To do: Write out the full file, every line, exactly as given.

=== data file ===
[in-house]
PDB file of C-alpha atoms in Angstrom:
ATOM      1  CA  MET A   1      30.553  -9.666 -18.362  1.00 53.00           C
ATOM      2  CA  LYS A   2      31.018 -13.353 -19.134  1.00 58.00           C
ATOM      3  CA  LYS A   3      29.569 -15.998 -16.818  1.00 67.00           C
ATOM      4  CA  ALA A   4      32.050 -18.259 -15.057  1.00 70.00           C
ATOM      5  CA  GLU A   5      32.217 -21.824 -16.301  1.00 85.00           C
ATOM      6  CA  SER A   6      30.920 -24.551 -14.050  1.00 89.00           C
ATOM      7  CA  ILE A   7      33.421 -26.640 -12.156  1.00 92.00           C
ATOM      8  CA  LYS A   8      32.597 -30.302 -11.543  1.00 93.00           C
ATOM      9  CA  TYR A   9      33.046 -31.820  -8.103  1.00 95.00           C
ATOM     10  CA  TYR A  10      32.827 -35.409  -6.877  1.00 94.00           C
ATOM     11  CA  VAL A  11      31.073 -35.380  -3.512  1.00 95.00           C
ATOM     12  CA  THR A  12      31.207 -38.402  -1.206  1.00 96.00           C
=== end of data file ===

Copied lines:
[in-house]
PDB file of C-alpha atoms in Angstrom:
ATOM      1  CA  MET A   1      30.553  -9.666 -18.362  1.00 53.00           C
ATOM      2  CA  LYS A   2      31.018 -13.353 -19.134  1.00 58.00           C
ATOM      3  CA  LYS A   3      29.569 -15.998 -16.818  1.00 67.00           C
ATOM      4  CA  ALA A   4      32.050 -18.259 -15.057  1.00 70.00           C
ATOM      5  CA  GLU A   5      32.217 -21.824 -16.301  1.00 85.00           C
ATOM      6  CA  SER A   6      30.920 -24.551 -14.050  1.00 89.00           C
ATOM      7  CA  ILE A   7      33.421 -26.640 -12.156  1.00 92.00           C
ATOM      8  CA  LYS A   8      32.597 -30.302 -11.543  1.00 93.00           C
ATOM      9  CA  TYR A   9      33.046 -31.820  -8.103  1.00 95.00           C
ATOM     10  CA  TYR A  10      32.827 -35.409  -6.877  1.00 94.00           C
ATOM     11  CA  VAL A  11      31.073 -35.380  -3.512  1.00 95.00           C
ATOM     12  CA  THR A  12      31.207 -38.402  -1.206  1.00 96.00           C